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Using a computer can become second nature. You can open, use and close applications without evening knowing it. Take a look at your desktop now – how many programs are running? One . . . two . . . ten . . . a hundred?

While some of these programs may be essential for working others may not help your productivity at all. In fact, some may seriously hinder it.

Most webmasters, bloggers, et cetera will spend most or all of their working day hooked up to the World Wide Web; they will have a “routine” – a series of programs they periodically run and interact with throughout the day. For example, every couple of hours or so a certain webmaster may check a couple of email accounts, open up some RSS feeds, log into Google AdSense, chat to a friend on MSN Messenger and post a couple of replies in a forum.

All these things sound perfectly harmless

After all, any good webmaster needs to keep up-to-date with correspondence, keep abreast of the level of traffic to their site and the revenue generated, et cetera. However, it’s best to do these things in a structured way. Allocate a certain amount of time to do your routine and stick to it. Unless you have exceptional circumstances (more on this later) for that particular day you should limit yourself to these activities once a day.

This is easier said than done

The average desktop has many applications, such as RSS readers and email clients, that notify you of things as and when they come in. Other applications like instant messengers are just plain distracting.

To improve your productivity try allocating set work times throughout the day (this is a full working day minus breaks and minus how long your routines takes to do once). During these work times you can get more done by closing down these applications:

Email Accounts. Like mobile phone calls, people have the tendency to think that all emails are urgent and must be replied to right away. Look through your emails. Really, how many of them are that urgent? If you reply to emails at a set time each day you’re guaranteeing a 24 hour reply to their mails. That’s pretty good going.

RSS Readers

In a way subscribing to RSS feeds can be even more distracting than email. Some feeds (take Google News for example) send out dozens of new items per hour. It’s only takes one of them to catch your eye and you can spend the next hour reading about something you really don’t need to know about. Again, go through all your feeds during the same period you look through your emails. Does it really matter if you read it a few hours after everyone else?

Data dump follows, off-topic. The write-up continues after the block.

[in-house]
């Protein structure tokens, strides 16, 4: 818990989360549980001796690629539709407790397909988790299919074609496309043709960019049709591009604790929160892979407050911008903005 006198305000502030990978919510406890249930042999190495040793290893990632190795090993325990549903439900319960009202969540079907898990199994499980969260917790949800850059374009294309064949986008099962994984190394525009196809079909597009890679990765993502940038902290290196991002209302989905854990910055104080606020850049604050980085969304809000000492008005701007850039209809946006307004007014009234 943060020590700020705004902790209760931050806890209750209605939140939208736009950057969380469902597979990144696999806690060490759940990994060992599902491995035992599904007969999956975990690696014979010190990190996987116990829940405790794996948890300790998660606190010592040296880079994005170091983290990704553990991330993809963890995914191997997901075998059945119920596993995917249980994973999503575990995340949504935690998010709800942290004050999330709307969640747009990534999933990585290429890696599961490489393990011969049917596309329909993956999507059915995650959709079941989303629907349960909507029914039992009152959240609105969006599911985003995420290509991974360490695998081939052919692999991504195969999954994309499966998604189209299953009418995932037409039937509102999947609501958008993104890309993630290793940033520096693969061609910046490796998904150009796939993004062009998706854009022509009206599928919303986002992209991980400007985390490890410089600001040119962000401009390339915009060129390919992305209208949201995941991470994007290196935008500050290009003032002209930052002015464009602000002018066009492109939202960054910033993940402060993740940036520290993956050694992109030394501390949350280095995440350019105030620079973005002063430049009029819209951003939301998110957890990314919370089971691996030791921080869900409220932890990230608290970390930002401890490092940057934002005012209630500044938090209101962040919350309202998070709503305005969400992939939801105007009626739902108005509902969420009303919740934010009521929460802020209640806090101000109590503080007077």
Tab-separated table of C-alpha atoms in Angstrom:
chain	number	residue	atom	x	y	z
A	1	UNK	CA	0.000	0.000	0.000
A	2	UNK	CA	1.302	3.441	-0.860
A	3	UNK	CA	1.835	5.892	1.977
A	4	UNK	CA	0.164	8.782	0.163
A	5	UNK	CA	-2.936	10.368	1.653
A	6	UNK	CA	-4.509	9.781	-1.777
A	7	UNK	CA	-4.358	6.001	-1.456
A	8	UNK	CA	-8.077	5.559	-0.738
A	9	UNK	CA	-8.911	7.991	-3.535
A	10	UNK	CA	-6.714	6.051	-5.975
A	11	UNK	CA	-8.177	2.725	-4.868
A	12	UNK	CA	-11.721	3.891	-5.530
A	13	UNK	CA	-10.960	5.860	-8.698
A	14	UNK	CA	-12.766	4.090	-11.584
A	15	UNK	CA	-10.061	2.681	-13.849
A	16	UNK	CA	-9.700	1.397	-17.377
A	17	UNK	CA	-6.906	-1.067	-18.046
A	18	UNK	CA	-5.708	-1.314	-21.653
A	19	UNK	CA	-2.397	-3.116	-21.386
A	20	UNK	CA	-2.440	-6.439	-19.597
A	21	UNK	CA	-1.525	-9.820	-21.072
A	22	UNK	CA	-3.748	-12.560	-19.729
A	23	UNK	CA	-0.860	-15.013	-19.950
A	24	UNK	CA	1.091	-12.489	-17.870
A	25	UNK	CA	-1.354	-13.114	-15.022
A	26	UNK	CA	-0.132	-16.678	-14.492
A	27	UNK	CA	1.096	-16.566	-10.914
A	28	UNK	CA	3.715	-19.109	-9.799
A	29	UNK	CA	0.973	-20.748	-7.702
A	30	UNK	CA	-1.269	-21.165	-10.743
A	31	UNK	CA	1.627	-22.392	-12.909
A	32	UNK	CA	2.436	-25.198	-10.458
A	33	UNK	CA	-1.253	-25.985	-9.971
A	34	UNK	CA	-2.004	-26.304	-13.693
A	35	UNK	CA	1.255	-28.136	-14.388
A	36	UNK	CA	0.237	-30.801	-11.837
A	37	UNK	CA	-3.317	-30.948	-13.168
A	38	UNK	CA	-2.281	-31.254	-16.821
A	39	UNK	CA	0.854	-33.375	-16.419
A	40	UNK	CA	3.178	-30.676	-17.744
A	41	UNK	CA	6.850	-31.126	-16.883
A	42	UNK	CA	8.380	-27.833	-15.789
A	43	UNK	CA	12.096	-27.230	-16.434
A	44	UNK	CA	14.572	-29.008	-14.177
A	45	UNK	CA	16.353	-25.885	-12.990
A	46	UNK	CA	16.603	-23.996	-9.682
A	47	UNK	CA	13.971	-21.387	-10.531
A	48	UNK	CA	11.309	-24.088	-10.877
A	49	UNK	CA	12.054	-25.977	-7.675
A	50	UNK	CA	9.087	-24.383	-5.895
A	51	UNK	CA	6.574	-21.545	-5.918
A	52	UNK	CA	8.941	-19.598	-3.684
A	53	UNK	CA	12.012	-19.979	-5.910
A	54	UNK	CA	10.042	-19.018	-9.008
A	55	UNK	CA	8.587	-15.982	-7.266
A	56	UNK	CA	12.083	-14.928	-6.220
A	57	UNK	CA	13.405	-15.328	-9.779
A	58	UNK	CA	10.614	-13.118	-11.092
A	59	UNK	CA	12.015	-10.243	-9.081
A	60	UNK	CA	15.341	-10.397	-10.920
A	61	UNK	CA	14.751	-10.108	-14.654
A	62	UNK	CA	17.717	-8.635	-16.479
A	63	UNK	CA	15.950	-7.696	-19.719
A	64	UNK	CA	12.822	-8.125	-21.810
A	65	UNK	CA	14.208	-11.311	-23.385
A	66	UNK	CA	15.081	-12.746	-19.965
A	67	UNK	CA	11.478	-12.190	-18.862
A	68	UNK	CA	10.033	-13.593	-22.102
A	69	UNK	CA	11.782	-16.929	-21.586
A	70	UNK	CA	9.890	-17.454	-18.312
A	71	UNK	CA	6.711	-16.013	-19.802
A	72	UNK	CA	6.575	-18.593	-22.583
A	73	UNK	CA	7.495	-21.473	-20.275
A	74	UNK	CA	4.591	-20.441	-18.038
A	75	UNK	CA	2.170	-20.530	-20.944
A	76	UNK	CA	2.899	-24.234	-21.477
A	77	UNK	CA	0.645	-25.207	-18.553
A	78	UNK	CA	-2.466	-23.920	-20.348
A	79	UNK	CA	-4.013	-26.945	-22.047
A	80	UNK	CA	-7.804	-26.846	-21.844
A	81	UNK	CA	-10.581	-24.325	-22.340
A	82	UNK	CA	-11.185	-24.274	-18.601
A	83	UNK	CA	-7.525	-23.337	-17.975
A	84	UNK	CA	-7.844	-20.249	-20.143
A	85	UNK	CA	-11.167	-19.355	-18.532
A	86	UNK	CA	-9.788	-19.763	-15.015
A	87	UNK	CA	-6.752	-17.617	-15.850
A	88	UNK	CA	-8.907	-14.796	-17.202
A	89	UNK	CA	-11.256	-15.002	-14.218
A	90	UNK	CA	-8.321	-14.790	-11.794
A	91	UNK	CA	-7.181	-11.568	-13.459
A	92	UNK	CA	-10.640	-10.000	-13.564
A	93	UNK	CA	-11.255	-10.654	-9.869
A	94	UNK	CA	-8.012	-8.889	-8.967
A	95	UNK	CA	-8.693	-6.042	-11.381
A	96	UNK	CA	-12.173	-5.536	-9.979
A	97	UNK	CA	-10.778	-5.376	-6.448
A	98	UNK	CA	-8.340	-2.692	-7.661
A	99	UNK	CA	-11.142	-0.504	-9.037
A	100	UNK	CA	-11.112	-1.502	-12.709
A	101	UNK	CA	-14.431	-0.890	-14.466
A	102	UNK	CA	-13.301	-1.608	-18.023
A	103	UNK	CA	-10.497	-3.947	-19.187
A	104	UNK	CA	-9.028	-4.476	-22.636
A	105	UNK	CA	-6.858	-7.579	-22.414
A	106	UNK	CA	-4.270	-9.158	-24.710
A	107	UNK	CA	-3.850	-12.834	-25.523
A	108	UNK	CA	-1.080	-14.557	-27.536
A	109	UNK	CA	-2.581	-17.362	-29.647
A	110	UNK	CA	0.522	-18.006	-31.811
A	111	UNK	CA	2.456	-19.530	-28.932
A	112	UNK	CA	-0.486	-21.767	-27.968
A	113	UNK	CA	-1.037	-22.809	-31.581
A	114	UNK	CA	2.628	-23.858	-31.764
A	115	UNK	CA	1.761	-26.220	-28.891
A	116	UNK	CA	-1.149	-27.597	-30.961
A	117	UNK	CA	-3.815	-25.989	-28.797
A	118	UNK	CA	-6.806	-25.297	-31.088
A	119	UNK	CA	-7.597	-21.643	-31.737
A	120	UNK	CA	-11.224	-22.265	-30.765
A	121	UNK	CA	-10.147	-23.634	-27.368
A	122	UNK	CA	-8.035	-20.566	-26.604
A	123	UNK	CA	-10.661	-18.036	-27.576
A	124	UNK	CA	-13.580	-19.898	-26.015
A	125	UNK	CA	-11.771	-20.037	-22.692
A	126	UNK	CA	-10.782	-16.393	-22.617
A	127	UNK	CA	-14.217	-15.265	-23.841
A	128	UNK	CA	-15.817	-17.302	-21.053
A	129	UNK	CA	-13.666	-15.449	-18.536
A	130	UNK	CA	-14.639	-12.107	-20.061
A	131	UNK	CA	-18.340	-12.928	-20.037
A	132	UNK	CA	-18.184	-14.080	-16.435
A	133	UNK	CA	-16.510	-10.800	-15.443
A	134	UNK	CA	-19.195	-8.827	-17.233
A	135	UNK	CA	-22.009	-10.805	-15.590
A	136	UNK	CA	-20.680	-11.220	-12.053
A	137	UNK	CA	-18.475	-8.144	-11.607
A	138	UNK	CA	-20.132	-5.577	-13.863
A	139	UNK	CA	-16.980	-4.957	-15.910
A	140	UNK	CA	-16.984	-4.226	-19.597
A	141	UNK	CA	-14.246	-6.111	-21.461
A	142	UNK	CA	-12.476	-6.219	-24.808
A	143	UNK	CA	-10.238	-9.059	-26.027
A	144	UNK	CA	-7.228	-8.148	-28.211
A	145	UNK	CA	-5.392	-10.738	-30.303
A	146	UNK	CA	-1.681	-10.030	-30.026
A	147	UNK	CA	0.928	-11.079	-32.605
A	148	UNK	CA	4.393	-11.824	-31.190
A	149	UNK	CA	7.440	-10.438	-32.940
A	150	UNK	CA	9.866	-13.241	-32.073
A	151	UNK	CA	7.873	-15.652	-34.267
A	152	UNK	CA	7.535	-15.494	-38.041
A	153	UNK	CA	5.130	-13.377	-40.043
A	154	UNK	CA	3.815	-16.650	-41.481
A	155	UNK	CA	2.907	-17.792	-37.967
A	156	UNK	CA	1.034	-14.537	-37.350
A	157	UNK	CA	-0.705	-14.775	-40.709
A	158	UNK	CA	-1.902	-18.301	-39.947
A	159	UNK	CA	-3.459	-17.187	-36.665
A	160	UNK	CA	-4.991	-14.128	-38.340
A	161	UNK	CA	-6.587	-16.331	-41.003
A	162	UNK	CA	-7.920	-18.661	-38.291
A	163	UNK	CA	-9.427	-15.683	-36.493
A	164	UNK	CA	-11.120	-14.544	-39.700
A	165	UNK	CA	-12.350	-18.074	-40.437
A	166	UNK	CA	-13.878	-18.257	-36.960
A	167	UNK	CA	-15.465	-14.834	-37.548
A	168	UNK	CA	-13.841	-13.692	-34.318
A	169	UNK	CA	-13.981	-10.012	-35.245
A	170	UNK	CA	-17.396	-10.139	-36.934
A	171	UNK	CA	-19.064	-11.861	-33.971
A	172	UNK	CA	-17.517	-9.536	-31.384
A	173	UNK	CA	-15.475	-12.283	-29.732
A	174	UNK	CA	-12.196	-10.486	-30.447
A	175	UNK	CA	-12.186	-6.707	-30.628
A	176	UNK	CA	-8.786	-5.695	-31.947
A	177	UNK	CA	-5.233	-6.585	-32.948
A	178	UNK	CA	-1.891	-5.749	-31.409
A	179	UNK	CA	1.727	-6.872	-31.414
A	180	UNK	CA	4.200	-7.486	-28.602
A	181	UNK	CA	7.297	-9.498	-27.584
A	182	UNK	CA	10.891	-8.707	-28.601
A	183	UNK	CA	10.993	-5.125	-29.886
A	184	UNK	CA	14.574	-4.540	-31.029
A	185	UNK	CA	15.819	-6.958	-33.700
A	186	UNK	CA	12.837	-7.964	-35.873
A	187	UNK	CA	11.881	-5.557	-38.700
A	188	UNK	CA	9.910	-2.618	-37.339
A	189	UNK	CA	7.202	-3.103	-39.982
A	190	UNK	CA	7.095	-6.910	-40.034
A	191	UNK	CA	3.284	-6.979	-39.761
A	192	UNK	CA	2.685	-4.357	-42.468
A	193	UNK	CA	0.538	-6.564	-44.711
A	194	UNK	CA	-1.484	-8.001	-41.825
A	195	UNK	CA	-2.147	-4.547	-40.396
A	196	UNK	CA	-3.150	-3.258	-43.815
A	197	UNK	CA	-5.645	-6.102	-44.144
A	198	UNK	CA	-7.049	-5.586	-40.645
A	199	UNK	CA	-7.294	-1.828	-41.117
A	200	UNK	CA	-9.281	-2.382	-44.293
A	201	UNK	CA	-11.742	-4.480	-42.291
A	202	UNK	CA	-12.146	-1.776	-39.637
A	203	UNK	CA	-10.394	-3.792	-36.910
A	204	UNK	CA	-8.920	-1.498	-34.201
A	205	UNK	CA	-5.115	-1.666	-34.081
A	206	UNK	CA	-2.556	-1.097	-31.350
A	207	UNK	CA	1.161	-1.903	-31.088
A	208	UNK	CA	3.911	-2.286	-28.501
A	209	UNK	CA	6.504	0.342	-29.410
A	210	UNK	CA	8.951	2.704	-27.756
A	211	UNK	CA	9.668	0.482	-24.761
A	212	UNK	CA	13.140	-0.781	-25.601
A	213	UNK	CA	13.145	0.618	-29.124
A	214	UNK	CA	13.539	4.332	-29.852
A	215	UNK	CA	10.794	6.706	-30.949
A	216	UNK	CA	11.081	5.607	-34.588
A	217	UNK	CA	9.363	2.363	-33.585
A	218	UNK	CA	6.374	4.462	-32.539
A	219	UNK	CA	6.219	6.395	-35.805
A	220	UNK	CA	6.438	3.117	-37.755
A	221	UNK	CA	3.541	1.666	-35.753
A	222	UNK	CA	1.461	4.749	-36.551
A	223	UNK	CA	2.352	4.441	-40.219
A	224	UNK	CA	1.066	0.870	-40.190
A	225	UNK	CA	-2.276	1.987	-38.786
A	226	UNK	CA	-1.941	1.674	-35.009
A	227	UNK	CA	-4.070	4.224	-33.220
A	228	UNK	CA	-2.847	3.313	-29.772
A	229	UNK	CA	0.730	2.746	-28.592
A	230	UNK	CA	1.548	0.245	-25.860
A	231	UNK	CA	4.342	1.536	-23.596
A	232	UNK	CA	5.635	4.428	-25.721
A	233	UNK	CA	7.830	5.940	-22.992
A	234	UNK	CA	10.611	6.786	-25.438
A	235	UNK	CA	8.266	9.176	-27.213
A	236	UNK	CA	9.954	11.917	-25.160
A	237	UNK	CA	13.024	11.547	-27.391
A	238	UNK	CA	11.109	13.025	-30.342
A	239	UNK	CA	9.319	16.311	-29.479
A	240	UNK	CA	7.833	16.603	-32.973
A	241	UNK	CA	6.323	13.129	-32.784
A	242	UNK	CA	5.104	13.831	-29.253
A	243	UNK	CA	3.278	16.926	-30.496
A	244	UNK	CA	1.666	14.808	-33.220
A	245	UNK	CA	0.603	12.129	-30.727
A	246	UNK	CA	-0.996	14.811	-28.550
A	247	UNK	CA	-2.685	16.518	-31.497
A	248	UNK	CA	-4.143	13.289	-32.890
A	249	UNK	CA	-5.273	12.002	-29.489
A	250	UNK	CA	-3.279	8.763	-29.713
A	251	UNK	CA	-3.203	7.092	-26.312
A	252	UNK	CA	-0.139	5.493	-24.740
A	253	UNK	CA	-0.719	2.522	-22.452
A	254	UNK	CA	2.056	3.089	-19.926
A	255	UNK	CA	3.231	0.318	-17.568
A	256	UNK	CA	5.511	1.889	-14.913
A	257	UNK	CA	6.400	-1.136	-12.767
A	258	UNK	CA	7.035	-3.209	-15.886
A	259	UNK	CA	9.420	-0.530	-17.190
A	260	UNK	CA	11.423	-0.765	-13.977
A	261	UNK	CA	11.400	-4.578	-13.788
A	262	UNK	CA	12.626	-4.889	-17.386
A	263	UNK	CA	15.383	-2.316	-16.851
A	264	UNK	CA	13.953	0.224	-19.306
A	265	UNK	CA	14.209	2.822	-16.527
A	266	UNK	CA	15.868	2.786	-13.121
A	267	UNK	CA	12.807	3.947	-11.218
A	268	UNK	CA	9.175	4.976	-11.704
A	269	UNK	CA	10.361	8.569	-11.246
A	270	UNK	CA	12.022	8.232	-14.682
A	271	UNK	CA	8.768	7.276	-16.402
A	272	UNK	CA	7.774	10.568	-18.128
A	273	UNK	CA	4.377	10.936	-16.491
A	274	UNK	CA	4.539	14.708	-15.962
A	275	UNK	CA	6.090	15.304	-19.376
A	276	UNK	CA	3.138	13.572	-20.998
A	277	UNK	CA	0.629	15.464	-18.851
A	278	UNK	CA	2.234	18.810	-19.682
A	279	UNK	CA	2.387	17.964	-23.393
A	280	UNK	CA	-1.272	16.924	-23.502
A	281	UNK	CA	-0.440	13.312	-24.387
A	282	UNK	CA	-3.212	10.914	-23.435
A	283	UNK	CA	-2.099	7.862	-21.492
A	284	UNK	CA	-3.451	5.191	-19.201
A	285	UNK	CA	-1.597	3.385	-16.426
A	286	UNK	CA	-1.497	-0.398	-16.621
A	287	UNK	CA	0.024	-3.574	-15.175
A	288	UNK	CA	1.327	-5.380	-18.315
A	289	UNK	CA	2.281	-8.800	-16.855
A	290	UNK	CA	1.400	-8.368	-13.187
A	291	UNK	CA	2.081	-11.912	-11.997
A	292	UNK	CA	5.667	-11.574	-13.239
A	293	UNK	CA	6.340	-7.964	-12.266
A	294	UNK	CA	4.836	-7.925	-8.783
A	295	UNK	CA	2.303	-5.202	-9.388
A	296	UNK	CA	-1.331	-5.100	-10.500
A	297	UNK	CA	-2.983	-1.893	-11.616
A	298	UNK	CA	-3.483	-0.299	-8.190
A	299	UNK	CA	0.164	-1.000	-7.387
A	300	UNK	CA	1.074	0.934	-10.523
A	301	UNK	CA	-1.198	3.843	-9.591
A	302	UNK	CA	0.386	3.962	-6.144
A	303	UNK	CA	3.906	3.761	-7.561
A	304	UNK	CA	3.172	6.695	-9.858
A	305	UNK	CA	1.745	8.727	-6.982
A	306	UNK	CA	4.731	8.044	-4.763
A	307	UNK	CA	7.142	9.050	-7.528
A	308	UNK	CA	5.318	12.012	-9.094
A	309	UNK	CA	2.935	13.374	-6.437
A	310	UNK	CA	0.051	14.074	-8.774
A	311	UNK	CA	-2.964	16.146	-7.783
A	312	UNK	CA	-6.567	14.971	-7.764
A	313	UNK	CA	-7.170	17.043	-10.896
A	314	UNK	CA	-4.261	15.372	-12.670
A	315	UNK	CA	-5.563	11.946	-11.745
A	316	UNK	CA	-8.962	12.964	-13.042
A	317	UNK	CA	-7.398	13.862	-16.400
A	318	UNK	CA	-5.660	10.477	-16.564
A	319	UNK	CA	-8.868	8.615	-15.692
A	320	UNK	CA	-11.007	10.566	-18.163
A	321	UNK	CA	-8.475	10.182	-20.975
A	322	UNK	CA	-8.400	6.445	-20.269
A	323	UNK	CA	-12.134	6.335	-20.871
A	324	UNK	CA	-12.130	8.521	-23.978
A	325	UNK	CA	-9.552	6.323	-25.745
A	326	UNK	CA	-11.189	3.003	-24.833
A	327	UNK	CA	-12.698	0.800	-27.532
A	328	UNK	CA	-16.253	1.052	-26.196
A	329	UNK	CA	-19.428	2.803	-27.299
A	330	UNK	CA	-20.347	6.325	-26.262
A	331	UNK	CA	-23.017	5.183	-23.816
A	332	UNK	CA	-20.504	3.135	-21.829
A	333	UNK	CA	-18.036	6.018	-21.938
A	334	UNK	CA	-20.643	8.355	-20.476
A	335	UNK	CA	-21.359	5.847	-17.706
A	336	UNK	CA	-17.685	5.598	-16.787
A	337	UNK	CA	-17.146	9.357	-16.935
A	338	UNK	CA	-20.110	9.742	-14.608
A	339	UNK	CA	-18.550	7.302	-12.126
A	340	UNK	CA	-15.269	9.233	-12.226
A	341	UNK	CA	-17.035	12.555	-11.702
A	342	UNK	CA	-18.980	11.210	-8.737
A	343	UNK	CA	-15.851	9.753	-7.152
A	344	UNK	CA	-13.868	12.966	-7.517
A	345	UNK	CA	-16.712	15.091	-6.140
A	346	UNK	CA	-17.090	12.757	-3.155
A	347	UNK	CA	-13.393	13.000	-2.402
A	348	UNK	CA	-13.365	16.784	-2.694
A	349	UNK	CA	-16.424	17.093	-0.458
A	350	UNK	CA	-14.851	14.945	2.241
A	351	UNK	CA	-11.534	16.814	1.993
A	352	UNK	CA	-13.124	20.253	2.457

Instant Messengers

While useful, instant messengering programs are the ultimate time wasting applications. They’re great to quickly pick someone’s brains about something but it’s rare that’s what they’re used for. You can quickly find yourself reminiscing with friends on what happened at the weekend when you should be working. Keep your instant messaging programs switched off while you’re working – if people want to get in touch with you about anything important they will ring or call.

Web Browsers

Okay, you can’t keep your web browser closed down. It’s part of the staple diet of the web developer / blogger. There are certain sites you should avoid though, read on:

Web Stats and Revenue

So your new blog post is doing well on . . . your new tutorial was accepted on Pixel2Life. The desire to look at your web stats is natural for any webmaster – after all it’s a fundamental way to check how your site is progressing. As with email though, what benefit is there to checking your stats more than once a day (be honest, weekly or even monthly is good enough for most sites)? With sophisticated stats software like Google Analytics it’s easy to get lost in the maze of data that’s available. It’s good that you study this data but there is a time and a place for it. The same applies for any sites you use to generate revenue. Limit your login to these sites to daily. Don’t worry, the money will still be there when you do log in.

Community Sites

Bookmarking sites and forums can drain our time easily. Sites with a strong community have posts that are quickly replied to ergo the content is changing all the time. You can enter a forum to look for a reply to a problem only to leave it two hours later having another twenty posts under your belt. Unless it’s directly related to work (e.g. problem solving, website promotion) keep well away from such sites.

There are, of course, exceptional circumstances. If you’re training a client overseas to use some software then use your instant messenger if it helps. If you’re expecting an emails for a blog writing contest with a deadline then keep your email open. You get the picture.

Test this idea out: make a list of your daily tasks, referred to in this article as your “routine” and allocate a time of the day to do them (the last working hour of the day is good for most people as they wind down at that point) and follow the advice above. You’ll find less is more, that is, the less applications you have open the more work you get done.

Tim Bennett is a freelance web designer from Leeds. He has a First Class Honours degree in Computing from Leeds Metropolitan University and currently runs his own one-man web design company, Texelate.